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Russia files charges against notorious email spammer

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October 30, 2010

Police authorities in Russia have launched a rare criminal investigation and prosecution against an alleged email spammer.

Russian resident Igor Gusev, 31, was charged in absentia with selling prolific penis-growing pills online from the so-called Canadian Pharmacy in a large email spam operation following a police raid on his Moscow home on Oct. 26.

Gusev is the general director of Despmedia, an alleged partner of, a key player in the unlicensed prescription drug business estimated to have raked in U.S. $120 million over recent years.

Gusev himself allegedly made U.S. $2 million through the illicit trade by allegedly running a website called, an online resource that provided site design and order fulfilment service for spammers until its demise in September.

Spamming isn't illegal per se in Russia, but Gusev has been accused of operating a business without its proper registration with the government.

Security observers are taking the prosecution as a sign that Russia may be beginning to clamp down on rogue operators and email spammers that have tarnished its Internet operation and reputation for many years now, as a way of opening up opportunities for legitimate hi-tech firms to make their mark, and to convey the message that cybercriminals are not welcome in Russia and will be prosecuted.

Gusev's lawyer Vadim Kolosov said that his client intends to contest the charges. "He has no relation to these activities," Kolosov said, adding that his client was out of the country and currently unavailable for comment.

Last month, Cisco Systems said that the popular business contact networking and social site LinkedIn is currently being used as the ultimate bait for a very big email spam campaign designed specifically to infect businesses all over the world with the information-stealing Zeus-Zbot Trojan Virus, and it appears that the virus is spreading really fast.

After appearing early Monday morning, e-mail spam featuring a bogus LinkedIn reminder accounted for about 28 percent of all email spam detected by Cisco in a 15-minute period ranging between 10.30 and 10.45 AM EST on Monday.

And still as of 11.30 AM EST today the Zeus-Zbot Trojan Virus still appears to being sent through to multiple business email addresses in the U.S. and Canada, albeit at a lesser rate than Monday.

Assuming it is not detected by the computer's antivirus software - and there is plenty of evidence that Zeus variants can get past many such anti-virus programs - this particular Zeus variant monitors browser entries for online bank account credentials.

"This strongly suggests that the criminals and individuals behind this most recent attack are most interested in employees with access to financial systems and online commercial bank accounts than anything else," said a Cisco statement.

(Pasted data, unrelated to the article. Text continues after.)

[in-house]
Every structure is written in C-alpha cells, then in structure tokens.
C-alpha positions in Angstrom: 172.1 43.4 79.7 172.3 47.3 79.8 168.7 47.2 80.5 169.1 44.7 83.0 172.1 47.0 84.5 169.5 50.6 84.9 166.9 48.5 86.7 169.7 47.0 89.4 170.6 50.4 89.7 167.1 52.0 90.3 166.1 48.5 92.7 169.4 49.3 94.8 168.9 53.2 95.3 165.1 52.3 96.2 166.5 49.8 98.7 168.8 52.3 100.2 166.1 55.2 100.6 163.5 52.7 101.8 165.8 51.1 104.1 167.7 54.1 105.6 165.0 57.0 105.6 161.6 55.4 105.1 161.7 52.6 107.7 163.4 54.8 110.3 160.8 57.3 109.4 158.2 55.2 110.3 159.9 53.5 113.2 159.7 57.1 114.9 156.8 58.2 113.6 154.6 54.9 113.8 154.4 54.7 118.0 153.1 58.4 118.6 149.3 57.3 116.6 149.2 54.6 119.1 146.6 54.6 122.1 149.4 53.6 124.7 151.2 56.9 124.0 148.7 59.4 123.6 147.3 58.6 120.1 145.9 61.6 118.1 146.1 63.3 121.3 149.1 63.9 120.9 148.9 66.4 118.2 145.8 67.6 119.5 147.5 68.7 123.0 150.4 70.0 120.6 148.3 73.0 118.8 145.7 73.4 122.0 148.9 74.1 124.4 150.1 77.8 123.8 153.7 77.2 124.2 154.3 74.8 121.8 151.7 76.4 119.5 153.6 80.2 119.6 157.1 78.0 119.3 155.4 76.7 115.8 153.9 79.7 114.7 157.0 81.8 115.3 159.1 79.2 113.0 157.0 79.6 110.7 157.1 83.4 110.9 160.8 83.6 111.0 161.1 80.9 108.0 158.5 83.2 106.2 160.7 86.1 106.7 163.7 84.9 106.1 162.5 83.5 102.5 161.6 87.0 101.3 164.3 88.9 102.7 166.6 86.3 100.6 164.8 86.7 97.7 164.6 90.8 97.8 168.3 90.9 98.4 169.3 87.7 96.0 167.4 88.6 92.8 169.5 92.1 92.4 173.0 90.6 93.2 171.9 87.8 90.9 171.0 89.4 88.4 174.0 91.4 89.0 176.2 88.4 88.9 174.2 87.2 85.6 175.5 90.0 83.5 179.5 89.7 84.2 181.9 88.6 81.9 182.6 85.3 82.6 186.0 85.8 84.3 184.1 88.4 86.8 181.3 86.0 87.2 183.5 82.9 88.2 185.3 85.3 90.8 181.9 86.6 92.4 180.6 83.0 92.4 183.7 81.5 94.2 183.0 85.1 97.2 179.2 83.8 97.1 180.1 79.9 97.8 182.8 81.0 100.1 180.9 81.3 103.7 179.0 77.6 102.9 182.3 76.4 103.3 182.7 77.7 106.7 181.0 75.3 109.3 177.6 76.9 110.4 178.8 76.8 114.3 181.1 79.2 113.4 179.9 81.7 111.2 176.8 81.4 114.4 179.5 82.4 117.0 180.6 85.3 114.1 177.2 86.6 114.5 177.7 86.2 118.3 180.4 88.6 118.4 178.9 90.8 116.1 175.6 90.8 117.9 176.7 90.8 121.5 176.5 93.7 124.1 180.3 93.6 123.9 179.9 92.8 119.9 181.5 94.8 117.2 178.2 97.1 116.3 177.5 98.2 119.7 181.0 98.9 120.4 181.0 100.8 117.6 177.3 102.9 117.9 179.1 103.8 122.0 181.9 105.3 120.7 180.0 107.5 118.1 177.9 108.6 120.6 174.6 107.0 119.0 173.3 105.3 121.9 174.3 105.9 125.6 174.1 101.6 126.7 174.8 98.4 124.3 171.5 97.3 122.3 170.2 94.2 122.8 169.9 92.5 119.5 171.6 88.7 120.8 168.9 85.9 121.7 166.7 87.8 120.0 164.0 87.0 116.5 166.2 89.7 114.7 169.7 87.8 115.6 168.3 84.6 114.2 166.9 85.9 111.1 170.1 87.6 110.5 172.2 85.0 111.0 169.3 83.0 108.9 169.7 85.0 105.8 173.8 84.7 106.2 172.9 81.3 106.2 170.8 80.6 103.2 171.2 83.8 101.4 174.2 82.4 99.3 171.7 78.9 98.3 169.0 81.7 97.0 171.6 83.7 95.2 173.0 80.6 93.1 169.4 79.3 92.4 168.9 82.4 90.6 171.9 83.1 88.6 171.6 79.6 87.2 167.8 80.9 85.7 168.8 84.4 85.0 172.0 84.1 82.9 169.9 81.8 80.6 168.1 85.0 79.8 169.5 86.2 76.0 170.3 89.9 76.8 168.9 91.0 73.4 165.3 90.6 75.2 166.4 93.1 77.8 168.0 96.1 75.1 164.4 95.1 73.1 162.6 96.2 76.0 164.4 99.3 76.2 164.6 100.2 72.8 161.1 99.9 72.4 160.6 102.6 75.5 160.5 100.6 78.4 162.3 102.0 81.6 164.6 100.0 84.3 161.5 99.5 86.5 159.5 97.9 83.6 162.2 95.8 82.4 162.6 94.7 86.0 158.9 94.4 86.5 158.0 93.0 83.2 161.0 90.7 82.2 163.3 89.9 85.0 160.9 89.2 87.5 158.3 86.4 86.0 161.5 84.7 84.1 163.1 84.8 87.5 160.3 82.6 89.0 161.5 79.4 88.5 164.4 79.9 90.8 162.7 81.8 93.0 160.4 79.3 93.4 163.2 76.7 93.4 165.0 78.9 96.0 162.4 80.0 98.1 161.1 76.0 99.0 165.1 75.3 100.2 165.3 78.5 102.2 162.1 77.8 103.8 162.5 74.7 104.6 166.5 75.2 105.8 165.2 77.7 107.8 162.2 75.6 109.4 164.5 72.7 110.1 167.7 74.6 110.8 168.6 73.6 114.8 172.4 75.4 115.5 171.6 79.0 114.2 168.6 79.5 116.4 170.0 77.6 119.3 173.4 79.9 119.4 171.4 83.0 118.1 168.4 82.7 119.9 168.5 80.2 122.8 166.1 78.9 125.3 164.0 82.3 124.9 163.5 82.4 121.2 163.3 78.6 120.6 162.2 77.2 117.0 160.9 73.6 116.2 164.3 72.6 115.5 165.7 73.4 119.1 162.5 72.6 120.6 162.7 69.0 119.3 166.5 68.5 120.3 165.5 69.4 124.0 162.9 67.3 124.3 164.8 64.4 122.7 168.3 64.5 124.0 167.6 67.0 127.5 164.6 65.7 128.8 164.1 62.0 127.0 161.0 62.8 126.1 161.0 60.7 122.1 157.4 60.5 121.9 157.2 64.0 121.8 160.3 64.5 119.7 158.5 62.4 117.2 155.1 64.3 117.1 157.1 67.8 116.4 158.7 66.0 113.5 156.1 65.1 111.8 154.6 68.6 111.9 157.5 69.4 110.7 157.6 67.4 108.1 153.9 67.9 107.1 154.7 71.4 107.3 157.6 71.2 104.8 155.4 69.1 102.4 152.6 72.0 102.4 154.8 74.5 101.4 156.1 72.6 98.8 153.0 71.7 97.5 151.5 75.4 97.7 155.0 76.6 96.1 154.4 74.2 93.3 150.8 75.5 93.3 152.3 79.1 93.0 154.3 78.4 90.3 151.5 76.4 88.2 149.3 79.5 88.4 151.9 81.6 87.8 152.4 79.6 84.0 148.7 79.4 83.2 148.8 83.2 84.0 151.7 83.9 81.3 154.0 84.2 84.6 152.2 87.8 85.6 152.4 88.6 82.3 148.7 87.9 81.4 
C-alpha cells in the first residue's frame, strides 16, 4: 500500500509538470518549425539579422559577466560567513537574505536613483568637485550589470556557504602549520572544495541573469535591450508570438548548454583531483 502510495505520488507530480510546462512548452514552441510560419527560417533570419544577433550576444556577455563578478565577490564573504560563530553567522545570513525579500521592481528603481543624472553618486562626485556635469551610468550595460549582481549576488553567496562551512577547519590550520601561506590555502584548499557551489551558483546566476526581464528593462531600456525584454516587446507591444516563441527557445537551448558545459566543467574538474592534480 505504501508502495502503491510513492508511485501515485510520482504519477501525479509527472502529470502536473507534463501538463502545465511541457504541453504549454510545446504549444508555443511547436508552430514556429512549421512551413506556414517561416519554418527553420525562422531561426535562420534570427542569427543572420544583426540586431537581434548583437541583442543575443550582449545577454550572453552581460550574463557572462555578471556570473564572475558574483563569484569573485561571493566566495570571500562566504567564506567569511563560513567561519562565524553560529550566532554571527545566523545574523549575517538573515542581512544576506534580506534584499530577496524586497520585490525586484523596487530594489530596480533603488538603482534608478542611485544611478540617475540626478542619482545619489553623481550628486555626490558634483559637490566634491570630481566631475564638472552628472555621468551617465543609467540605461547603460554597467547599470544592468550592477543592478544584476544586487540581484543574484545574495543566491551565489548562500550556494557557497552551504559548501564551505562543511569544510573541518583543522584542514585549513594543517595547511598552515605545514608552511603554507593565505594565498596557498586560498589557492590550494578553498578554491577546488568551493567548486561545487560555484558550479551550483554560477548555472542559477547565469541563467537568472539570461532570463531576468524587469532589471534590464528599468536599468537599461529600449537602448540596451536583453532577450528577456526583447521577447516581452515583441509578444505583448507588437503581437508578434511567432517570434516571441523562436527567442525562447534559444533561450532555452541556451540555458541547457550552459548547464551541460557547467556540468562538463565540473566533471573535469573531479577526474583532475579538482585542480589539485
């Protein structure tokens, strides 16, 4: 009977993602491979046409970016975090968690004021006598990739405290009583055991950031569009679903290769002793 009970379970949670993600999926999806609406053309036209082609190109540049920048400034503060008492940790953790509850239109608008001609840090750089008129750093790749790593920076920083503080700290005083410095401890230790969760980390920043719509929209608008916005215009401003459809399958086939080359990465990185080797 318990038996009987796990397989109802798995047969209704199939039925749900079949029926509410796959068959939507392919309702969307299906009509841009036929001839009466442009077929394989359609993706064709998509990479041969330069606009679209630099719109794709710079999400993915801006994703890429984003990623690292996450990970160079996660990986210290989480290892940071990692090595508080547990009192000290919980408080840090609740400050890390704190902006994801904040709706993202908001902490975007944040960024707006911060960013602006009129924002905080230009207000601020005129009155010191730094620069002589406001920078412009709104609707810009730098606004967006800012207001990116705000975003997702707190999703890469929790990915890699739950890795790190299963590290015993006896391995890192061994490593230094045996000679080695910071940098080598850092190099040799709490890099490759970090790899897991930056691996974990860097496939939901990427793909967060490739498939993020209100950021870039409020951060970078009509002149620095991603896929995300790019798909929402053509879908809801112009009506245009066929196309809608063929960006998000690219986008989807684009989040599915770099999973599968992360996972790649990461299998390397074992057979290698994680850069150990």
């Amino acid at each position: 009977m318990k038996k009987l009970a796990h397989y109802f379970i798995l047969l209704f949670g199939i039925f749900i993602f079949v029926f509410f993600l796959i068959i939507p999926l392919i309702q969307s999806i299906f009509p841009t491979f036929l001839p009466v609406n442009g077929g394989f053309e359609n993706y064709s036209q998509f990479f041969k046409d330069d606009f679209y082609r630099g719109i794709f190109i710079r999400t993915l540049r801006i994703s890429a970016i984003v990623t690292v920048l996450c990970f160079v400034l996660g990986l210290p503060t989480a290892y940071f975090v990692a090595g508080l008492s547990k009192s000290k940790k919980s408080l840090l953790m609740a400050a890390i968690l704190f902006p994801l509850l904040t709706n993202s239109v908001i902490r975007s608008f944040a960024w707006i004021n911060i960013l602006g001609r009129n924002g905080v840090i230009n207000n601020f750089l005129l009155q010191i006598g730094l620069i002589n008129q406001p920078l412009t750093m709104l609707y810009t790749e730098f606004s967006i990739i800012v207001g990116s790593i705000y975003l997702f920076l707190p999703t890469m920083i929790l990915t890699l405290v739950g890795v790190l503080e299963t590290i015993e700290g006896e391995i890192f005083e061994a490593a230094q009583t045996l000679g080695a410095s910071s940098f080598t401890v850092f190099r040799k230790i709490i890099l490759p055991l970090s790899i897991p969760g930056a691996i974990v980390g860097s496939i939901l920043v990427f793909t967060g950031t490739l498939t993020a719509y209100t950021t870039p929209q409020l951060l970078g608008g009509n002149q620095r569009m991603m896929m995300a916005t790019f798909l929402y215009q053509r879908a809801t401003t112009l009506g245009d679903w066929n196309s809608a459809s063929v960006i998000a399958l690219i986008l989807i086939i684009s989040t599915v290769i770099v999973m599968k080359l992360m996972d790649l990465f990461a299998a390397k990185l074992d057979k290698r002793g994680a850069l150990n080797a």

Unsuspecting LinkedIn users are asked to review the contact request for a fictitious user by clicking on an embedded link in the usual LinkedIn style. This takes victims to a page that asks them to wait before sending them to Google, unaware that anything fishy has actually happened. By that point, Zeus will have attempted to install itself on to the target PC.

The problem with the attack is that LinkedIn thrives on members being contacted by new members, so the fact that the apparent message sender is unknown would not necessarily alert users not to click on the link.

The defense against this type of attack is that most businesses would already have some kind of anti-spam filter at the gateway level and some anti-virus software as well, but there has been some cases that have been reported where Zeus was able to circumvent all of that and was able to infect some machines in the process.

Overall, LinkedIn has been used for email spam campaigns in the past but relatively infrequently compared to consumer rivals such as Facebook and Twitter as of late, which can also be used to attack business users as well, since LinkedIn caters mostly to people in business as compared to Facebook or Twitter which targets mostly the average Internet user.

"Targeting social network users for distributing financial malware is a smart move for the criminals," commented Trusteer CEO, Mickey Boodaei on the latest attack.

Another common barrier is that companies and organizations accessing online banking accounts usually utilize a dedicated-only computer that does not run any other applications but the online banking function exclusively.

"These attacks are much more likely to succeed than phishing attacks on banks. Once Zeus is installed on the user's computer then the criminals get access not only to login information but also to real-time transactions and other sensitive information on the victim's computer," he said.

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Source: The Russian Department of Justice.

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